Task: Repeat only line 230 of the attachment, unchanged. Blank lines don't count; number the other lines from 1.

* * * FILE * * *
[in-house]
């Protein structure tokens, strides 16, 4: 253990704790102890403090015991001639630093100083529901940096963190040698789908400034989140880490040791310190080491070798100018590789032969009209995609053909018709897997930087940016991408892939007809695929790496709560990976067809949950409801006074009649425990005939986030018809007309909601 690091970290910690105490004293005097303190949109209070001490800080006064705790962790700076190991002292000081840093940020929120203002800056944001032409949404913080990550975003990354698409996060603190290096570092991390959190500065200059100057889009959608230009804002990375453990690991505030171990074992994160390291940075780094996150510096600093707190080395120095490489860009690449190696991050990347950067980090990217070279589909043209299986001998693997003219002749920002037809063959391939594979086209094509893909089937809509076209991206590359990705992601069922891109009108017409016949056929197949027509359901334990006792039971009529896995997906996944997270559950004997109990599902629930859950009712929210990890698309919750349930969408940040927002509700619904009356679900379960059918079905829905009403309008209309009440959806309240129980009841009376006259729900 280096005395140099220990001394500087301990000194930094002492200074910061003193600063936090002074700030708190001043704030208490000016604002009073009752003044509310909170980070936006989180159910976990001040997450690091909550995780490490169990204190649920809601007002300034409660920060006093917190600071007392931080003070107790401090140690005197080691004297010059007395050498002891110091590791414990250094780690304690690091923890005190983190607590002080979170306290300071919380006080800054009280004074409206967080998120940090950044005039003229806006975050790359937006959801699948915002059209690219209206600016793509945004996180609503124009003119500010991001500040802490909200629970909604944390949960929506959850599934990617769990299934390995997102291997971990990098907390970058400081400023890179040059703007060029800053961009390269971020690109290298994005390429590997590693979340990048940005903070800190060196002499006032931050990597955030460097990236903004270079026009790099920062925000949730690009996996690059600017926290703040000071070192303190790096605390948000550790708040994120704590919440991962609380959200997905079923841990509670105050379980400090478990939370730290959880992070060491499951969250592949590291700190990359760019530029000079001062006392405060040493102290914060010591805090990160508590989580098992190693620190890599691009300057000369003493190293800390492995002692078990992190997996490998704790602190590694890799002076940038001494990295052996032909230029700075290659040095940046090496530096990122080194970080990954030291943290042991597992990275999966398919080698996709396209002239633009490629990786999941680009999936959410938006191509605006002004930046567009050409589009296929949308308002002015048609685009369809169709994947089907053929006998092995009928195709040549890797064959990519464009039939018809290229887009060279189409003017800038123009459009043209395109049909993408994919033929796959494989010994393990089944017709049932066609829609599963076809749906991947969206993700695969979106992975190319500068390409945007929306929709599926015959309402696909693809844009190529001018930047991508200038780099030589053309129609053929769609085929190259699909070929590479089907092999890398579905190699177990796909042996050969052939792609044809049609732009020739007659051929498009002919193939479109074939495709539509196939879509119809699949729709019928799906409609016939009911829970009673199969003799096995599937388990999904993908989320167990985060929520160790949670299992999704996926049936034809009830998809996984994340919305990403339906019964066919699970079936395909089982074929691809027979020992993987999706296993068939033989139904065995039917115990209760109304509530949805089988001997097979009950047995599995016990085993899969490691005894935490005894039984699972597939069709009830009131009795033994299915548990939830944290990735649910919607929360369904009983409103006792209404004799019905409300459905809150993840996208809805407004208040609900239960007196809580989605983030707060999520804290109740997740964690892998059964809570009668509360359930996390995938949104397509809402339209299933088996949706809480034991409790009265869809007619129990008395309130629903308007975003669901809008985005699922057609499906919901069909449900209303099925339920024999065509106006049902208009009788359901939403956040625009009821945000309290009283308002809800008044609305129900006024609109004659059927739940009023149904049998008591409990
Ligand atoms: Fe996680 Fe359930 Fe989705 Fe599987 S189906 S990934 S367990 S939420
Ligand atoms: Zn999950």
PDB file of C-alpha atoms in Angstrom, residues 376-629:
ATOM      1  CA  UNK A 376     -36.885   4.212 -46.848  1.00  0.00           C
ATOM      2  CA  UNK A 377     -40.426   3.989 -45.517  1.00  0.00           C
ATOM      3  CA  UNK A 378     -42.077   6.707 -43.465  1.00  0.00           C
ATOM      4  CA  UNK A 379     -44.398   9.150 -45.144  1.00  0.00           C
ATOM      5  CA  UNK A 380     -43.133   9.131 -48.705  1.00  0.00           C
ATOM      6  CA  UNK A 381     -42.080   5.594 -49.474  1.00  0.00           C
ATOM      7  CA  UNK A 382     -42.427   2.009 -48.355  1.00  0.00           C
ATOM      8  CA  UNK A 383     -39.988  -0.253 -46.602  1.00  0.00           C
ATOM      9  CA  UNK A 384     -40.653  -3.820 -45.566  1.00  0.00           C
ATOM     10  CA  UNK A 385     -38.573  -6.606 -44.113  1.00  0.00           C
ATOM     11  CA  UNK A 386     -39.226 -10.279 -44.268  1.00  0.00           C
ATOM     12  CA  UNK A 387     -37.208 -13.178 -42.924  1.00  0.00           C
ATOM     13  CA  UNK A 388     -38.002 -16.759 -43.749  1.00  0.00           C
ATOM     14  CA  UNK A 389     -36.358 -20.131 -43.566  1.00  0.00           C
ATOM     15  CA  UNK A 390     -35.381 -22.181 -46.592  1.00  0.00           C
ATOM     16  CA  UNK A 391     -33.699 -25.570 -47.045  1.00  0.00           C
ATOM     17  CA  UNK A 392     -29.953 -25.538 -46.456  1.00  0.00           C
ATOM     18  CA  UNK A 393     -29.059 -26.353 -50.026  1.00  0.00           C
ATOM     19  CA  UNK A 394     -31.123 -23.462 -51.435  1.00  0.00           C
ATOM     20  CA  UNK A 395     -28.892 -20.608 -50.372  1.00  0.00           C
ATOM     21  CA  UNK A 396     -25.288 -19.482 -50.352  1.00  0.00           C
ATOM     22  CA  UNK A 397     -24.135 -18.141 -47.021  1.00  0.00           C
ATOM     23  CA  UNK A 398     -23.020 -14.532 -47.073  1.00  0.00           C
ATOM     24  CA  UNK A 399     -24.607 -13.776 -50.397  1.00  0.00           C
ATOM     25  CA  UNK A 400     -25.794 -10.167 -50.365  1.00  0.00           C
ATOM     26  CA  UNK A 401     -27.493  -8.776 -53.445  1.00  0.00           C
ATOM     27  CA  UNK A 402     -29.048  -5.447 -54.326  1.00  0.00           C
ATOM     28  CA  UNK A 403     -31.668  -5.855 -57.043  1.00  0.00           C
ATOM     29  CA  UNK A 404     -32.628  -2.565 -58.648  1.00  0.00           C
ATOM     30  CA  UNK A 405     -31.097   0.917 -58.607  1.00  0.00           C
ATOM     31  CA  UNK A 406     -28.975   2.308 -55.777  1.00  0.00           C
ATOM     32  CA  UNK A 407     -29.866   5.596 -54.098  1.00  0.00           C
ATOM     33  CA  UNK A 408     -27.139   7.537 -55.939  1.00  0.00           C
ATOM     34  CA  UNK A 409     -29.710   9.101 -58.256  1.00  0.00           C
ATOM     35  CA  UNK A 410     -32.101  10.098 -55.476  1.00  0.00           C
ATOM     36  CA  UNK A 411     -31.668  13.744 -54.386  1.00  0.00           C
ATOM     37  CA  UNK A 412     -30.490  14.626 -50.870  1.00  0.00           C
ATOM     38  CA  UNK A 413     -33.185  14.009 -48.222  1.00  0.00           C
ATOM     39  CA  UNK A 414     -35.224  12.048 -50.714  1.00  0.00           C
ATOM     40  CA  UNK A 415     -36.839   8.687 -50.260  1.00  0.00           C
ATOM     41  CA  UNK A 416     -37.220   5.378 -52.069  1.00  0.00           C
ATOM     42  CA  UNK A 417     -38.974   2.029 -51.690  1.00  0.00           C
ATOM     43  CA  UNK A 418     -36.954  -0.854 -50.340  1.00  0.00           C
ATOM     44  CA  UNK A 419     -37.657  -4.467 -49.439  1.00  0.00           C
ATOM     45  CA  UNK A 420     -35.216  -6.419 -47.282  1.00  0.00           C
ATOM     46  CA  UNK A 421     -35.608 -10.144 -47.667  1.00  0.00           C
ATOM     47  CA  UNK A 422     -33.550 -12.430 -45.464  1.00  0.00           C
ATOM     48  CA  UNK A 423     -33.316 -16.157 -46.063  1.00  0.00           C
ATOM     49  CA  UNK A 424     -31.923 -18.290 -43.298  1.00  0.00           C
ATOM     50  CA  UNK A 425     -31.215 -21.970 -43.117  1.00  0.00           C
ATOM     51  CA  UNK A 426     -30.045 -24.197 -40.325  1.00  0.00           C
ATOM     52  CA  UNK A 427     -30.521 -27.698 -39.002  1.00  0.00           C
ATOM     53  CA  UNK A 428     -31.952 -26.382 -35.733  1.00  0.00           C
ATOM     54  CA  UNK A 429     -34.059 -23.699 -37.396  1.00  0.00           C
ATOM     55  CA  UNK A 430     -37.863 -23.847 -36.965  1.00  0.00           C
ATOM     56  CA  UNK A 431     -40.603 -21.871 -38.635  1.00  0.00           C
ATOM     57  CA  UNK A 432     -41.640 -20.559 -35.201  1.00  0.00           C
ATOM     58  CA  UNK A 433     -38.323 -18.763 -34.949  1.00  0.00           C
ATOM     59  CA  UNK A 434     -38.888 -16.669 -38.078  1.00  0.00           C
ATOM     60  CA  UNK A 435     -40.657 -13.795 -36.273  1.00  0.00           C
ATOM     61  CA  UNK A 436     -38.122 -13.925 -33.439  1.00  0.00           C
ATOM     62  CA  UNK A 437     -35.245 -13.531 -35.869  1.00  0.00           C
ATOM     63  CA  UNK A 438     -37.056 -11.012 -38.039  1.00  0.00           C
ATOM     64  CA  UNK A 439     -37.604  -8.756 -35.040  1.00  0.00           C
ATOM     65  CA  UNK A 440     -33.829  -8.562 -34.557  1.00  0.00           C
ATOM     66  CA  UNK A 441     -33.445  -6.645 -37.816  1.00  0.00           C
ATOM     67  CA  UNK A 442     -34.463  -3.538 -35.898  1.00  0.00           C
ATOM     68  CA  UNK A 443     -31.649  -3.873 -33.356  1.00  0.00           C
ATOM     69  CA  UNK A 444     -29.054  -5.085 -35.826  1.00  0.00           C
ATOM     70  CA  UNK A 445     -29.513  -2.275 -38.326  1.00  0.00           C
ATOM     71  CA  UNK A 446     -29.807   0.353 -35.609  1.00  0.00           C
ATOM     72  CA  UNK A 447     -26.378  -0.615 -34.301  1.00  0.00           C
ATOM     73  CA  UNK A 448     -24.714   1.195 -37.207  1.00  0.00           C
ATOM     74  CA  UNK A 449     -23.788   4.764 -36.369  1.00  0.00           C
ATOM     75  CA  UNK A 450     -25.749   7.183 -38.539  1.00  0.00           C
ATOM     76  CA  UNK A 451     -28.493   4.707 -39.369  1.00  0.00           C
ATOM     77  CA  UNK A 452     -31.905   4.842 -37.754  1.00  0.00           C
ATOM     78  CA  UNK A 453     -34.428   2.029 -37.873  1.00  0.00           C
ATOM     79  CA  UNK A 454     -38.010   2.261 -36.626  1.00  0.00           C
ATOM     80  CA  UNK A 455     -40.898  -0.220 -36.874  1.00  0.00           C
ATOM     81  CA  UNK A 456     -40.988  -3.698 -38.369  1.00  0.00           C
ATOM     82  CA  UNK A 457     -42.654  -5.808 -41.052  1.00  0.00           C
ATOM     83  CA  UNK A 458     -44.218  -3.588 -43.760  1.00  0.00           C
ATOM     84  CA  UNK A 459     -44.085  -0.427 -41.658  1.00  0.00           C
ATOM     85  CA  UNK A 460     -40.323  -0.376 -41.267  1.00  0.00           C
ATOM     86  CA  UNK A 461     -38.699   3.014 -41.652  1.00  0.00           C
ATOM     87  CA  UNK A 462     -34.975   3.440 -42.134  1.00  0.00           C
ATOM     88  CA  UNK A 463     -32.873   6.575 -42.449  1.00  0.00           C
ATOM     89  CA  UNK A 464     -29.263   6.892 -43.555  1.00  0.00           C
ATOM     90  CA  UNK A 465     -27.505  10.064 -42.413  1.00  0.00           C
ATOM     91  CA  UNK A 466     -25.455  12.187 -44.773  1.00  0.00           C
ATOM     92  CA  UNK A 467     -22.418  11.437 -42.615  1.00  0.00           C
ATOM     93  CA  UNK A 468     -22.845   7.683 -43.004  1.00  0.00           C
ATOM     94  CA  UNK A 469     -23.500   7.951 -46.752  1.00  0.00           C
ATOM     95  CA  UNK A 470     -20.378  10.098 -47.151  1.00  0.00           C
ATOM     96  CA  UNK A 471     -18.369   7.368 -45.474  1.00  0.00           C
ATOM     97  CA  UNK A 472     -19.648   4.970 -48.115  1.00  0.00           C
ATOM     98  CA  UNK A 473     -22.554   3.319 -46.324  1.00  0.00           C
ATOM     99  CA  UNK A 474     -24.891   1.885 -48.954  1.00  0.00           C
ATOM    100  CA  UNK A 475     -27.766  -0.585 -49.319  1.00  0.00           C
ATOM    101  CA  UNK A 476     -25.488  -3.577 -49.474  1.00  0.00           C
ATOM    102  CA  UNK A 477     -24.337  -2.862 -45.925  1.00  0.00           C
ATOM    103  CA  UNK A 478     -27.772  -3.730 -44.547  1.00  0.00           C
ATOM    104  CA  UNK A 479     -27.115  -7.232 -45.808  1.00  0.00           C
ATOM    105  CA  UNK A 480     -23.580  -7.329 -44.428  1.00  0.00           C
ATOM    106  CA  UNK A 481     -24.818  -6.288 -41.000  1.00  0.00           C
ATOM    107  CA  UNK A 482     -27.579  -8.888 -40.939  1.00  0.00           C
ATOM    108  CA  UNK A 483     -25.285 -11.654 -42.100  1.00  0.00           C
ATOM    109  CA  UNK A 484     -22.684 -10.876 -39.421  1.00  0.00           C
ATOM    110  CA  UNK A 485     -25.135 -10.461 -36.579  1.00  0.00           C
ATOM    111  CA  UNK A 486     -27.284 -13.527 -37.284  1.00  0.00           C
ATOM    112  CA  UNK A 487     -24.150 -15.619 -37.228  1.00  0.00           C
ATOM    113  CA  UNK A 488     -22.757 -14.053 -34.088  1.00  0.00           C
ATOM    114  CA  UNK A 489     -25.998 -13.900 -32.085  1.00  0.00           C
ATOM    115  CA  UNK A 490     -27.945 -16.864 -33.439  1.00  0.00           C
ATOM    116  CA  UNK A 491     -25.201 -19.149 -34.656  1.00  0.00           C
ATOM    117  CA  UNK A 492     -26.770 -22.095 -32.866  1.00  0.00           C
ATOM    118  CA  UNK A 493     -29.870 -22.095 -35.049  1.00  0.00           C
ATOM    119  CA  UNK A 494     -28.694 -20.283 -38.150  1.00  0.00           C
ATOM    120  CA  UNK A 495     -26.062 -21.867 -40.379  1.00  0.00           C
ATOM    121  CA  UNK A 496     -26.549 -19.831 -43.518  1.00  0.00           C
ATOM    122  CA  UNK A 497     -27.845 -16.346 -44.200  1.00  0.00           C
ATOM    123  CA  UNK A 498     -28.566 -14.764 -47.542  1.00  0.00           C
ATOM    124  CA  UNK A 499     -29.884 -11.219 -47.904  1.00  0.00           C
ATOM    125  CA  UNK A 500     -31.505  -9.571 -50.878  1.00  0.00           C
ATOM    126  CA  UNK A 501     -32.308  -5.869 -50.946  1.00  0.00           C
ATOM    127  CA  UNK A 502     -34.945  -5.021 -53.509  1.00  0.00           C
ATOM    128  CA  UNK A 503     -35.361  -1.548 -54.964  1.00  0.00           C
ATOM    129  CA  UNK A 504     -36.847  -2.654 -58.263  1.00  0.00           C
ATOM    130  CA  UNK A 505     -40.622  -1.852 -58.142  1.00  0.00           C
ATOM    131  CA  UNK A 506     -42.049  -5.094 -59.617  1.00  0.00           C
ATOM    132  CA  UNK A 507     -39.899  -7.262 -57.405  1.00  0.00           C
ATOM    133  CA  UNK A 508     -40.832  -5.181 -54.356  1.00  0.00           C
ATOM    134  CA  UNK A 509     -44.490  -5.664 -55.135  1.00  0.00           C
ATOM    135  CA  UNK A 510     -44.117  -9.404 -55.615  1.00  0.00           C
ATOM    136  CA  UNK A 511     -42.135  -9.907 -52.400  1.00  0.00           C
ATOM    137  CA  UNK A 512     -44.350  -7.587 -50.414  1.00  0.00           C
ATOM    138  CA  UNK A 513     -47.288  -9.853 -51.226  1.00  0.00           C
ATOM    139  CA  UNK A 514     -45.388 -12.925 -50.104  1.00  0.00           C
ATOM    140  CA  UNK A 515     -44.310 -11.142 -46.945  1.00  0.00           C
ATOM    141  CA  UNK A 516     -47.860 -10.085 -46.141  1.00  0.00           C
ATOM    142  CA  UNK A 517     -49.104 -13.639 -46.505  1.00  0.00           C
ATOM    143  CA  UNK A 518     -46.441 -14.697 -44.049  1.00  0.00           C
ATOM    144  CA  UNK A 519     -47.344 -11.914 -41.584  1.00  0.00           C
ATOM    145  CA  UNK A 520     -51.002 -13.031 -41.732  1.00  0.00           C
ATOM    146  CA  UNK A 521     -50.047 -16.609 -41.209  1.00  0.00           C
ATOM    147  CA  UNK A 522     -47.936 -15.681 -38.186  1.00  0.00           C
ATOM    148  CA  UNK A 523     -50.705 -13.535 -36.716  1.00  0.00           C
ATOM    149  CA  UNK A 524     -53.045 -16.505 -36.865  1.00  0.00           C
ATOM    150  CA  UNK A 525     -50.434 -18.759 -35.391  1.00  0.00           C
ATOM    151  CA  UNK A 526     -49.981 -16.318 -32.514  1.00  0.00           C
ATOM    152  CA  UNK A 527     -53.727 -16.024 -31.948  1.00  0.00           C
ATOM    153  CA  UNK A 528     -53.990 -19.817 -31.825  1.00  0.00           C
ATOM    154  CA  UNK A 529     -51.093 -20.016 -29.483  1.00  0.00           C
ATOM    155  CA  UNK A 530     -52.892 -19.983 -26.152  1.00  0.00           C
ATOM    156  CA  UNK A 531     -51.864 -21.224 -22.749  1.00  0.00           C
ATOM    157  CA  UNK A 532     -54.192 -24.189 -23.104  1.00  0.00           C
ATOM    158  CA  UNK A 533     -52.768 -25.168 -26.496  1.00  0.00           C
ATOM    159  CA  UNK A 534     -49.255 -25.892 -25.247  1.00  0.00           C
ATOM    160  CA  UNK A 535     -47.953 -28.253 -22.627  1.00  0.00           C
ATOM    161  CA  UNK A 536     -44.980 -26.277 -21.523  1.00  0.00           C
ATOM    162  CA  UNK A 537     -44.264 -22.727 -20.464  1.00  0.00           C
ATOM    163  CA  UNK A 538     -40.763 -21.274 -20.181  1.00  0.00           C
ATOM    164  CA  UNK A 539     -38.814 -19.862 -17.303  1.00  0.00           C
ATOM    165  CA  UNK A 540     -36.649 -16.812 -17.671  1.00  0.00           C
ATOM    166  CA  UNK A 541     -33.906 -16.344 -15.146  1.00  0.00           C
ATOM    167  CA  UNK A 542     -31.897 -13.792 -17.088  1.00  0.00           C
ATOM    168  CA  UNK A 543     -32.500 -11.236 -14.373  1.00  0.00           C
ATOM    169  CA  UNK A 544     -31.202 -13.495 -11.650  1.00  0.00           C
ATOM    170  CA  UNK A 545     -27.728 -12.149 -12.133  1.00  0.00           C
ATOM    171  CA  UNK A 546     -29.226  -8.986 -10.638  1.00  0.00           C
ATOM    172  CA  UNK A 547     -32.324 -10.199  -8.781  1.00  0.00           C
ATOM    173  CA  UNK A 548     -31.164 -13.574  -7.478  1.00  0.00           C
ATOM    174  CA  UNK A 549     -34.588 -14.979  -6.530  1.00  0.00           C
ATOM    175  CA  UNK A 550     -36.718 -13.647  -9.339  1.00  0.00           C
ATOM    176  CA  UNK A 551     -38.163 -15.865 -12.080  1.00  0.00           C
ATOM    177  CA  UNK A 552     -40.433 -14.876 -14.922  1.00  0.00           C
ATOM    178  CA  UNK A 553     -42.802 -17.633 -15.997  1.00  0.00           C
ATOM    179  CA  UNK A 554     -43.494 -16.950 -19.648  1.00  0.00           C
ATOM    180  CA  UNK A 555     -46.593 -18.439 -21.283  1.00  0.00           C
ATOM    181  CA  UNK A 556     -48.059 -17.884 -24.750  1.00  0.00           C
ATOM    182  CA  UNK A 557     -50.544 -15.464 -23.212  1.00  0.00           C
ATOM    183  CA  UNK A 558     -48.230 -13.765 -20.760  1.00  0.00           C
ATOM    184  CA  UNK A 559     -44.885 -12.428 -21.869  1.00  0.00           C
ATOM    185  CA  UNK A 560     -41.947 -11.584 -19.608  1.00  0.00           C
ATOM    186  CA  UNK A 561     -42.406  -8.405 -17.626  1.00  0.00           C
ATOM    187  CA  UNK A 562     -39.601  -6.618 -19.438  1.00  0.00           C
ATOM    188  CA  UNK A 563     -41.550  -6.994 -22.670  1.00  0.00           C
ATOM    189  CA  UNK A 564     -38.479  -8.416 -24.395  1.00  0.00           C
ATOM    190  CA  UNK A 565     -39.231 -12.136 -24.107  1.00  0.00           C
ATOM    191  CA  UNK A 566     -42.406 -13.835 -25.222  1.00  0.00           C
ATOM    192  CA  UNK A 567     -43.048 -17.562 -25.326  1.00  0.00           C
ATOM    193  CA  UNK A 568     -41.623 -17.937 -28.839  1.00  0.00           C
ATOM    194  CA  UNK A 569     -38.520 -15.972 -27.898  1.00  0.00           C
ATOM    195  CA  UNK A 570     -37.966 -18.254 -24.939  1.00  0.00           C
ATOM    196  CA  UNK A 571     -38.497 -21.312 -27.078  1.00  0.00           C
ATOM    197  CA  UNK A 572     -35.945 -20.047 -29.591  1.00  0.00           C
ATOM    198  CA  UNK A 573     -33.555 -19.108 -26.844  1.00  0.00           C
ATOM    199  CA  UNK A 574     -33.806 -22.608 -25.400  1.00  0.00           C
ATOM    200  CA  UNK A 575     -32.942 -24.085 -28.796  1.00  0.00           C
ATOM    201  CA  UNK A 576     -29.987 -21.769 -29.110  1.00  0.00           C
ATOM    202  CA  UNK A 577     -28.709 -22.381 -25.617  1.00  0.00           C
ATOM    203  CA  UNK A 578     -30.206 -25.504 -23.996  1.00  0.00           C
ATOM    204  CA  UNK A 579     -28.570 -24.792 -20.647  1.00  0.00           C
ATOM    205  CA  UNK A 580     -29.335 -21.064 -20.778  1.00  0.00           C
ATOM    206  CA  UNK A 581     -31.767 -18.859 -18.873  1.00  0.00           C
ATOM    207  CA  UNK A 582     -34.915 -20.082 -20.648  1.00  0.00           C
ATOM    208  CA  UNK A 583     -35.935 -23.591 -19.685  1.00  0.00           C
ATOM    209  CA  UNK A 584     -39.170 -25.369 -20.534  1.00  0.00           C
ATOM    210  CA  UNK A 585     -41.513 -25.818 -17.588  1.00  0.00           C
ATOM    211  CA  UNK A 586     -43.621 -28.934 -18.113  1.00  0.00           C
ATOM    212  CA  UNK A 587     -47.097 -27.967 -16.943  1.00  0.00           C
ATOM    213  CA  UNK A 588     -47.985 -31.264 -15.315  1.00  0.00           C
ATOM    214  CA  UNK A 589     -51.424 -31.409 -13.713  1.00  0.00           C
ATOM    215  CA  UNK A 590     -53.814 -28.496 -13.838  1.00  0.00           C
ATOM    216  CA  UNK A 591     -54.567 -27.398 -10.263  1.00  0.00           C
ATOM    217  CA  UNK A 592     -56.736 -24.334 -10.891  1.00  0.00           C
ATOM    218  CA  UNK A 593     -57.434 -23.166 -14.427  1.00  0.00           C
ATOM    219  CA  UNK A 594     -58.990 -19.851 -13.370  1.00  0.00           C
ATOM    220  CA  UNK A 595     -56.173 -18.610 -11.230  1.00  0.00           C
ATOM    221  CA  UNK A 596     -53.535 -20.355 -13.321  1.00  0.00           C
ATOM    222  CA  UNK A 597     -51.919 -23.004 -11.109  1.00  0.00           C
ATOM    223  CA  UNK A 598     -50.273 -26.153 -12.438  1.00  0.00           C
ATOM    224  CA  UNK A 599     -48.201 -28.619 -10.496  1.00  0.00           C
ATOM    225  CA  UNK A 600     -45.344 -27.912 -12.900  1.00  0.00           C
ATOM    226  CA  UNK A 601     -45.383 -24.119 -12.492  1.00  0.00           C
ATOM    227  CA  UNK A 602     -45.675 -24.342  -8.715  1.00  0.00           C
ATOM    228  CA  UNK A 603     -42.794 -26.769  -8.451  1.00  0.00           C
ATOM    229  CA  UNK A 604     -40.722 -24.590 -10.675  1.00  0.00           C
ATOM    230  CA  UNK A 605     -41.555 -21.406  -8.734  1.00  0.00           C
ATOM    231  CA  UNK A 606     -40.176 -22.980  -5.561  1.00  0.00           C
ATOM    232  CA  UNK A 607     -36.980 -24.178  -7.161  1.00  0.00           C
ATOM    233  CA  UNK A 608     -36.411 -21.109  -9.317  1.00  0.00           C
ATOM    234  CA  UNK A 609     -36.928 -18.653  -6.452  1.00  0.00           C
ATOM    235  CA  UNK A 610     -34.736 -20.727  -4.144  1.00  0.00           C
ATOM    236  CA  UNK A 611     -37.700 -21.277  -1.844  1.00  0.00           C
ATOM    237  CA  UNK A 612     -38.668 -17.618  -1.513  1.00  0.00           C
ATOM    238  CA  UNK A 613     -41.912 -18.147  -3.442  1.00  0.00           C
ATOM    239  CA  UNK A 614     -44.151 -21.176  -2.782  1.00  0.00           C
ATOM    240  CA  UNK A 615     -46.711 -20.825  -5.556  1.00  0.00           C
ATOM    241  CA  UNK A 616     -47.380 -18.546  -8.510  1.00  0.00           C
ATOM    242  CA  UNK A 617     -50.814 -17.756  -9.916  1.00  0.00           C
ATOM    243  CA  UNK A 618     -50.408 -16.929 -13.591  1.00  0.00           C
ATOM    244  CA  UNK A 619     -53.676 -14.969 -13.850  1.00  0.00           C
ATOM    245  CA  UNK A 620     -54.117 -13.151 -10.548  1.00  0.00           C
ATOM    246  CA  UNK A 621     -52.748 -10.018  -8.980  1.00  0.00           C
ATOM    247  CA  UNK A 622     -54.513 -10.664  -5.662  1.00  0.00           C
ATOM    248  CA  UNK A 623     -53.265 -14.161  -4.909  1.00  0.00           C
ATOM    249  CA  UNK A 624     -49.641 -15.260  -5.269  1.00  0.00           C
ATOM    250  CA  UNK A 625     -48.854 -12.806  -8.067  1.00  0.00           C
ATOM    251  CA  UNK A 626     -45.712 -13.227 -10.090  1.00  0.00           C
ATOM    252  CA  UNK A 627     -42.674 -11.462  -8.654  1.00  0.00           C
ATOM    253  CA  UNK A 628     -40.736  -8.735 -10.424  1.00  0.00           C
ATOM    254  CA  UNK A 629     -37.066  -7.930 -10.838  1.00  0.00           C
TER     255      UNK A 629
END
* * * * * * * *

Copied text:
ATOM    225  CA  UNK A 600     -45.344 -27.912 -12.900  1.00  0.00           C